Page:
Religious communities’ significant role in creating safer, sustainable and inclusive cities has been underlined at the United Nations Habitat Assembly in the Kenyan capital Nairobi.
According to speakers, faith communities are deeply ingrained in the life and functions of cities, towns and other urban settlements, making them key stakeholders in tackling the challenges of rapid urbanization.
The first-ever assembly of its kind opened on 27 May in Nairobi with over 3,000 delegates, including representatives of governments and 60 city mayors. UN-Habitat is the UN agency mandated with ensuring a better urban future.
The assembly theme is “Innovation for better lives in cities and communities” and, when it ends on 31 May, delegates hope they will have made key steps towards implementation of the New Urban Agenda and the related dimensions of the 2030 Agenda.
The assembly is hosting a series of interfaith dialogues, where some religious experts and participants have been discussing the centrality of faith in human and sustainable development in cities and towns.
“Every city has a church, a temple or a mosque,” Iyad Abumoghli, the principal coordinator, Strategic Engagement with Faith Organizations at the UN Environment in Nairobi said at one of the interfaith dialogue sessions. “When disaster happens the first to respond are the faith communities. They are groups of people who have efficiency and have a wide reach.”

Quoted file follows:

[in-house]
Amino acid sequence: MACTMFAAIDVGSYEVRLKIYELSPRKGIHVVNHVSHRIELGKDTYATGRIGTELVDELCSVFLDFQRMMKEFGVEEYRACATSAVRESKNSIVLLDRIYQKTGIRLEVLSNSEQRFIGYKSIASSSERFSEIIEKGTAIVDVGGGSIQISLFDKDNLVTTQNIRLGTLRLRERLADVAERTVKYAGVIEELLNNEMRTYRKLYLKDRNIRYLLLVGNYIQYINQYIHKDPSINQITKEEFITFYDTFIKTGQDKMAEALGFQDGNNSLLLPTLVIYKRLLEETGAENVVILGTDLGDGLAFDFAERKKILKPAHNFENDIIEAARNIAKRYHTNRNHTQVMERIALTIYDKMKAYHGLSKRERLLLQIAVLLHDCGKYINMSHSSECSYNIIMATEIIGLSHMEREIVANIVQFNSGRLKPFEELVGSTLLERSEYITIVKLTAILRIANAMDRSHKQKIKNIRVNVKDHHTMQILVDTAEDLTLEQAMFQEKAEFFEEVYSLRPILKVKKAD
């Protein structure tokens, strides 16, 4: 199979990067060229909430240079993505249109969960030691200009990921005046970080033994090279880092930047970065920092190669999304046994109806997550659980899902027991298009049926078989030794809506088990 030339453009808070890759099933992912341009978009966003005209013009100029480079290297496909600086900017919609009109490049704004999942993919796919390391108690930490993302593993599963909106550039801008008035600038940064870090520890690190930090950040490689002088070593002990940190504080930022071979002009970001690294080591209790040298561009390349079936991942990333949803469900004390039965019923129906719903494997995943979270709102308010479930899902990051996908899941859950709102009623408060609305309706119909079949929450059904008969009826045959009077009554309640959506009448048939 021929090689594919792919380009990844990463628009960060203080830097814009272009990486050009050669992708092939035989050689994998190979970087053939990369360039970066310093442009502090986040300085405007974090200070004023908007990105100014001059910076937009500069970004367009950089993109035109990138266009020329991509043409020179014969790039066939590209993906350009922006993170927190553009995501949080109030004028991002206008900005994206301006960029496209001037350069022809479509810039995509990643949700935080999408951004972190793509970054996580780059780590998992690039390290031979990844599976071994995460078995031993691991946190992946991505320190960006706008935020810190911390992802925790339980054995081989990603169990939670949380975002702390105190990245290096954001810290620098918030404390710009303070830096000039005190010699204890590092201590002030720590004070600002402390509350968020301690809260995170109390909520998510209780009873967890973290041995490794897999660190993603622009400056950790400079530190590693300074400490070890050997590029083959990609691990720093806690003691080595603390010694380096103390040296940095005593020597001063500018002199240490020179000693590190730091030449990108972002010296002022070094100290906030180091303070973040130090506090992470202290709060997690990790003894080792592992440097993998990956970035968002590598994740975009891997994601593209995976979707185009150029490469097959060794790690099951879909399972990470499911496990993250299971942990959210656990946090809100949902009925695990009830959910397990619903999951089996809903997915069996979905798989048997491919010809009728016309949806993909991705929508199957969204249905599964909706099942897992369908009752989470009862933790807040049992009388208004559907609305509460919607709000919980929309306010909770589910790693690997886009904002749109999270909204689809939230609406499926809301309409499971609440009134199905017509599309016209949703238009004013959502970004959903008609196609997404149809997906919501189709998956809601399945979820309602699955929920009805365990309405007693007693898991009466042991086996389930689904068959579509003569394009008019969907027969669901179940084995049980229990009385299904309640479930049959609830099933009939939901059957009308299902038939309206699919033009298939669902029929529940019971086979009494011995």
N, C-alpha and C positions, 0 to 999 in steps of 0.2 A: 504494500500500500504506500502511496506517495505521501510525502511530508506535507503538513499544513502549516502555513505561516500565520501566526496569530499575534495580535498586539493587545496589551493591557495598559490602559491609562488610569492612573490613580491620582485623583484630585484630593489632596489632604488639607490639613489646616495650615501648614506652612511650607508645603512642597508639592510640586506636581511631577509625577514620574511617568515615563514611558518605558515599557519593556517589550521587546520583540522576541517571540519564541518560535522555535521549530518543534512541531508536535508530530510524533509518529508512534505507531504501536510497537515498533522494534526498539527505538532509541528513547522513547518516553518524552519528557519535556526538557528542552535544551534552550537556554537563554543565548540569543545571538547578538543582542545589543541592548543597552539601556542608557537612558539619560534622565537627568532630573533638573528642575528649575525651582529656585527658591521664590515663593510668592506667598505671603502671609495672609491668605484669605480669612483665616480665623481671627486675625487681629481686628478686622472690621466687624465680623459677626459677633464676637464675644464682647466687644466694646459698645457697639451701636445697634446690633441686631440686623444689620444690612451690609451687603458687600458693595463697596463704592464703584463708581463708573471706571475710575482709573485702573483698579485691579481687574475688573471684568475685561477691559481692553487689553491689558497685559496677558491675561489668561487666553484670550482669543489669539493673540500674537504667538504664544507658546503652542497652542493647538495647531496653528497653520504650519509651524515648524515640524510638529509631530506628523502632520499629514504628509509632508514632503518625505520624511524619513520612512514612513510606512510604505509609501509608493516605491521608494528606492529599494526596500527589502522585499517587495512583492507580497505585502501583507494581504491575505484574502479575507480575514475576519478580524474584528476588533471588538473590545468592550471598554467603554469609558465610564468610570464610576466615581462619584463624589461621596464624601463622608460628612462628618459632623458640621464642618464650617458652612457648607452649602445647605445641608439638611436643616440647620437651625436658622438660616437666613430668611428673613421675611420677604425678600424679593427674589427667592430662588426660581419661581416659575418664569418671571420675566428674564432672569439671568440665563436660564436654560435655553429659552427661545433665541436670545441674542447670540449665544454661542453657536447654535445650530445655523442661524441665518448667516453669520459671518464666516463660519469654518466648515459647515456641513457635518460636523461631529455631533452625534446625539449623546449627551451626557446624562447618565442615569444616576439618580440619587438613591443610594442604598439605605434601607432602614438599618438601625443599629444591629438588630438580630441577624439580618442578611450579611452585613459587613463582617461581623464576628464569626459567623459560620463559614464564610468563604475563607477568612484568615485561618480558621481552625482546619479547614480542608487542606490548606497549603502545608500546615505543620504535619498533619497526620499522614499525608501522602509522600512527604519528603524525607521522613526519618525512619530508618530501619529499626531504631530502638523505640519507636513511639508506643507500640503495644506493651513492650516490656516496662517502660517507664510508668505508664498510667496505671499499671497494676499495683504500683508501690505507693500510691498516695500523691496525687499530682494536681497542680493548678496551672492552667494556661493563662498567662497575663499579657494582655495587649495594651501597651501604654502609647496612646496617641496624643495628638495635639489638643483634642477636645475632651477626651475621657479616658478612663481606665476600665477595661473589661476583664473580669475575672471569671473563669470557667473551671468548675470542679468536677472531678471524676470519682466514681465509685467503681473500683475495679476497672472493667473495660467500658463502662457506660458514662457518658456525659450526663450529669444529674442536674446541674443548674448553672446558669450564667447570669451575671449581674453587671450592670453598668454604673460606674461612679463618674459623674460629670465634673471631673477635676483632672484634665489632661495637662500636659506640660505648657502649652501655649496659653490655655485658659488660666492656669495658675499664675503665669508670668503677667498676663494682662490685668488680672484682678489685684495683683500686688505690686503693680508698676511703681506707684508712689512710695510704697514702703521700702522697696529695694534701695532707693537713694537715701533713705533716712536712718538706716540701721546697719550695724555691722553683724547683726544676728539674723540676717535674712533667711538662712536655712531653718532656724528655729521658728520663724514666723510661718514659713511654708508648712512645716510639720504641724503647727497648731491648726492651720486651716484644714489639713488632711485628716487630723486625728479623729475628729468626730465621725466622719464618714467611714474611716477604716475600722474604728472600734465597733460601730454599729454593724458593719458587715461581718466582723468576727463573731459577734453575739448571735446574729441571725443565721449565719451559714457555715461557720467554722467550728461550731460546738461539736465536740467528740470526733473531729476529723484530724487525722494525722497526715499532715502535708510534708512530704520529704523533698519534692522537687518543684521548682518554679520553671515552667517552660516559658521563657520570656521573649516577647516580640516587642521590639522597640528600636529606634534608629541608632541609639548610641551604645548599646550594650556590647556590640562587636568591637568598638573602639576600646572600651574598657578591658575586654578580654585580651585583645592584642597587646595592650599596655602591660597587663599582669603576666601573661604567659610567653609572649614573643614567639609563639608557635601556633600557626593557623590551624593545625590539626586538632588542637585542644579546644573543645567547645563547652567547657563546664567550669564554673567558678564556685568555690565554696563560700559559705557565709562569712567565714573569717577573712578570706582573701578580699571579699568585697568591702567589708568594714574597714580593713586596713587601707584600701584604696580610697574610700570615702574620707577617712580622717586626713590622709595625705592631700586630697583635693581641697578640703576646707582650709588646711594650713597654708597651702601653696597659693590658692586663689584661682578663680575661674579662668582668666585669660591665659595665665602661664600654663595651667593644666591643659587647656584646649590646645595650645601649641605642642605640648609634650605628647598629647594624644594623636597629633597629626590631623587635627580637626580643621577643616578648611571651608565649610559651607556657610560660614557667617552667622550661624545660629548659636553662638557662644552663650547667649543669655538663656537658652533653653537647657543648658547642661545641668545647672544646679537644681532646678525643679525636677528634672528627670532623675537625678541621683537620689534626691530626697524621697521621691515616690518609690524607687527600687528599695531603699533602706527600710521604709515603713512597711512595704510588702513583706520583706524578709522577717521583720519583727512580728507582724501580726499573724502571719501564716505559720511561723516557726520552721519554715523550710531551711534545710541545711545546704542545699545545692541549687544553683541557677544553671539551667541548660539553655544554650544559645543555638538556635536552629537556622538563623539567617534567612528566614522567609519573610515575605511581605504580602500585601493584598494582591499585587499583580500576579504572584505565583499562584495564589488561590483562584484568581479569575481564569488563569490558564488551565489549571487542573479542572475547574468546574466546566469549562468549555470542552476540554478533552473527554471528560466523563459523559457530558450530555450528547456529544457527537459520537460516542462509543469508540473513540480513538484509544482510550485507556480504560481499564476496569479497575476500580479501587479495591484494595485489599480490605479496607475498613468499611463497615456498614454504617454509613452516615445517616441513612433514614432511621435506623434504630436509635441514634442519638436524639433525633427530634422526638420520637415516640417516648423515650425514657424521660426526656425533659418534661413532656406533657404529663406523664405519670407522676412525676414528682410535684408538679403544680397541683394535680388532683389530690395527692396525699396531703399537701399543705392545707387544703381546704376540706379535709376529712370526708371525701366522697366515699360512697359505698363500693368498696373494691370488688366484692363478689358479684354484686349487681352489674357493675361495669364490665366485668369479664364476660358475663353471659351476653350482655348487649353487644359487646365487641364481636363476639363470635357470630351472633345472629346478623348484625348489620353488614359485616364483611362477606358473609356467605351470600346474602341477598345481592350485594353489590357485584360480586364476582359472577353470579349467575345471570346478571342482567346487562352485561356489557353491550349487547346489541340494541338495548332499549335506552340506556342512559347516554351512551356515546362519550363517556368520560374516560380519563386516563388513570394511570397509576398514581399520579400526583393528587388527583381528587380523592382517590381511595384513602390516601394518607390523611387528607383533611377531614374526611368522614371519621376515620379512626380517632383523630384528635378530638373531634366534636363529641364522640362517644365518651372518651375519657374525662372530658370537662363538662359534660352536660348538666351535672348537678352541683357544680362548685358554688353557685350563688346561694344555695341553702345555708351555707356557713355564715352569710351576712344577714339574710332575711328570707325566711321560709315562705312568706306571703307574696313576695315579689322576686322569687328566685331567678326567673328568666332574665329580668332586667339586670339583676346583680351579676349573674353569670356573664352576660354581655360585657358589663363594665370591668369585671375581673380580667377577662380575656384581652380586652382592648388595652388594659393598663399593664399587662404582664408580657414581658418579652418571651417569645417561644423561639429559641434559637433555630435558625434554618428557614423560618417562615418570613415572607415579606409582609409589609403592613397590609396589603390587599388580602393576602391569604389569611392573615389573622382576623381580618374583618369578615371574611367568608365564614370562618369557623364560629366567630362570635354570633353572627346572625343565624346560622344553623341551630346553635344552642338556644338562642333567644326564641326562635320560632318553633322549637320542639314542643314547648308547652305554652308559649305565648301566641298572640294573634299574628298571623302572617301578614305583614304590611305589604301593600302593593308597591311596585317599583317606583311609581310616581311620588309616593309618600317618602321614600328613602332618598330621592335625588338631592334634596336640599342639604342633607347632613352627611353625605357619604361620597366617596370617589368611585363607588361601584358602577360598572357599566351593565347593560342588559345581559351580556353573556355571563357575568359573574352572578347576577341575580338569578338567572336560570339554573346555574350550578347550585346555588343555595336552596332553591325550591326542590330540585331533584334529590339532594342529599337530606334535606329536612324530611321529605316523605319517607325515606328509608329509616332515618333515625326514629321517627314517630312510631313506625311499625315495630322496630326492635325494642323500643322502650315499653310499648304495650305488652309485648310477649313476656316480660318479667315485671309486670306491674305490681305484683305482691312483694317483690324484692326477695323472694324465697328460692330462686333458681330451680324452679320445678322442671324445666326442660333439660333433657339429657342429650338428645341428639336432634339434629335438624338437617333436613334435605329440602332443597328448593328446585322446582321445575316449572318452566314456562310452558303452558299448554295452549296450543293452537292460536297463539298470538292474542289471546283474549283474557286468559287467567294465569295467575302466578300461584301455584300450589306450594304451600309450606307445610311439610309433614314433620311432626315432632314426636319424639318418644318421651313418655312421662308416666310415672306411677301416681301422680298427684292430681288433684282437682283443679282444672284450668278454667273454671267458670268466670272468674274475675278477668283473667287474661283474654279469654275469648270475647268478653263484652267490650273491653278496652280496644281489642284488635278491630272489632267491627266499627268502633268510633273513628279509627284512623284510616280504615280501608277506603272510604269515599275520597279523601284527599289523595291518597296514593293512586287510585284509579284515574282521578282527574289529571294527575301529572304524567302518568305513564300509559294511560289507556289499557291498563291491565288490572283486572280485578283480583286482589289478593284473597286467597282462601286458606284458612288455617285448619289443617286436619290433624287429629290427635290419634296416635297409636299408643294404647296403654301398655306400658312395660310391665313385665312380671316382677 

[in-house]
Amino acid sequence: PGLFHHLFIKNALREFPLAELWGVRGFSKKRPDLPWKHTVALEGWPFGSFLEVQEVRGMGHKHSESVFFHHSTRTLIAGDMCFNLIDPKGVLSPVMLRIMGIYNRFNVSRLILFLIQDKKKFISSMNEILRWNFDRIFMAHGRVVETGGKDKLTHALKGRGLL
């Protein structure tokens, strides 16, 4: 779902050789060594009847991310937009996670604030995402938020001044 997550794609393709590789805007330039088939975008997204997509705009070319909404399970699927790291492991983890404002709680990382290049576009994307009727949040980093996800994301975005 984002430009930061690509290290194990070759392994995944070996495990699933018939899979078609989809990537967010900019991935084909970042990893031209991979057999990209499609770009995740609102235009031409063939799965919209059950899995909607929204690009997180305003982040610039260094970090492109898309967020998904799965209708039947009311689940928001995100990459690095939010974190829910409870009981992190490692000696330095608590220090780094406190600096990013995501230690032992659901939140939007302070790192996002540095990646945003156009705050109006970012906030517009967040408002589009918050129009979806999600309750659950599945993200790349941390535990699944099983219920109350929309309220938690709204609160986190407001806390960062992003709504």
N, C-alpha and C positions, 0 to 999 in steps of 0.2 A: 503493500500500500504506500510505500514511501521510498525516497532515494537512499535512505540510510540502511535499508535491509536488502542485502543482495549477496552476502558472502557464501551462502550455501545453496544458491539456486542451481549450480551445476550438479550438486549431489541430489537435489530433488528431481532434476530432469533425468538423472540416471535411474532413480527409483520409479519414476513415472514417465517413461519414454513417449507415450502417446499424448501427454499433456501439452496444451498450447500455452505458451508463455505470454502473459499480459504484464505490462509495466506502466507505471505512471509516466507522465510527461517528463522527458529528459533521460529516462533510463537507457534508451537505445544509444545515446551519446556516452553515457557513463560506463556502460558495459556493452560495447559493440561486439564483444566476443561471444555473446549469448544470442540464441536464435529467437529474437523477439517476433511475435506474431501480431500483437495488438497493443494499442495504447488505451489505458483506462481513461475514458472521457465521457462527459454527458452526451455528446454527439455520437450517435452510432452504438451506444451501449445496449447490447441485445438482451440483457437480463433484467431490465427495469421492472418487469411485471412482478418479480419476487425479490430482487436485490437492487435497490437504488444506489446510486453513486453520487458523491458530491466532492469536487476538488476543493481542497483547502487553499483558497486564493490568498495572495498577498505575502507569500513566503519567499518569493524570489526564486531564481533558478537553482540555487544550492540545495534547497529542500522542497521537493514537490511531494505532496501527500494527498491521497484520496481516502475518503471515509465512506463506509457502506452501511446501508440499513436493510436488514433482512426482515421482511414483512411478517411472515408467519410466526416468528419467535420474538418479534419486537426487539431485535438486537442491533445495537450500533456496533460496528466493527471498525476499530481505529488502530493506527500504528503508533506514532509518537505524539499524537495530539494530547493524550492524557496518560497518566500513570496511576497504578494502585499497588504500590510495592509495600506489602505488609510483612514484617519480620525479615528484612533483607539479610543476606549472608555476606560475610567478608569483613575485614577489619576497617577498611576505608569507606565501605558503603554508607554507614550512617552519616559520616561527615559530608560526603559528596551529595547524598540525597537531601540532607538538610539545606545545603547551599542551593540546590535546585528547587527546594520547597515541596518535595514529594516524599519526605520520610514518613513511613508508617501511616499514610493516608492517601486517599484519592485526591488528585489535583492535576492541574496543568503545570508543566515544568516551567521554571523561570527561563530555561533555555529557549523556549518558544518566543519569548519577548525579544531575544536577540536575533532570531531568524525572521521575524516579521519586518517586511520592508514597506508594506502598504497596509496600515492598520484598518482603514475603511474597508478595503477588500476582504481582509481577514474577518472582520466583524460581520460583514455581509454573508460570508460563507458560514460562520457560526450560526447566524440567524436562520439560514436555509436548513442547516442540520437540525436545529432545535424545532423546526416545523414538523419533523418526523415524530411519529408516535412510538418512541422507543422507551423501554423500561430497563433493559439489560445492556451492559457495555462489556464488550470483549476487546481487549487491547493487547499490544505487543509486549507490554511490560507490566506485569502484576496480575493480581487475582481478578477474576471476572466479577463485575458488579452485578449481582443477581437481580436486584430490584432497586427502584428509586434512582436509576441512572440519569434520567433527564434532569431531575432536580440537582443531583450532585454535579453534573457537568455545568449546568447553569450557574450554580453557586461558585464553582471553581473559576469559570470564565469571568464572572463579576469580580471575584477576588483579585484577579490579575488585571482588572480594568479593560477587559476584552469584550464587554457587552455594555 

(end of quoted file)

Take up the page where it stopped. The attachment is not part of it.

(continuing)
Cities of God
In March, faith leaders were invited to the UN Environment Assembly at the same grounds.
In the past, cities were built with places of worship at their centre and currently faiths serve a social purpose, bringing city dwellers together to mourn, celebrate, remember, reflect and help others, it was noted.
“Most of the religions have lines which imply the city of God,” said Mokhtari Ghambou, the Morocco ambassador to Kenya said during one of the dialogues. “The city does not belong anyone. It belongs to all of us.”
Documents outlining the interfaith dialogues said several decades of engagement with governments, local communities and other key actors has exceptionally placed and equipped religious communities and faith-based actors with earning immense respect and public trust.
Faith communities are well placed to play a critical role in promoting inclusion, lead peaceful conflict resolution, and uphold human rights, the documents said.
Maimuna Mohd Sharif, executive director of UN Habitat, unveiled a strategic plan to help countries reduce inequality and poverty, strengthen climate change action, improve urban environment, and respond to urban crises.
According to her, in its implementation, the plan will be guided by social inclusion and human rights for all including women, children youth, disabled persons and other vulnerable groups.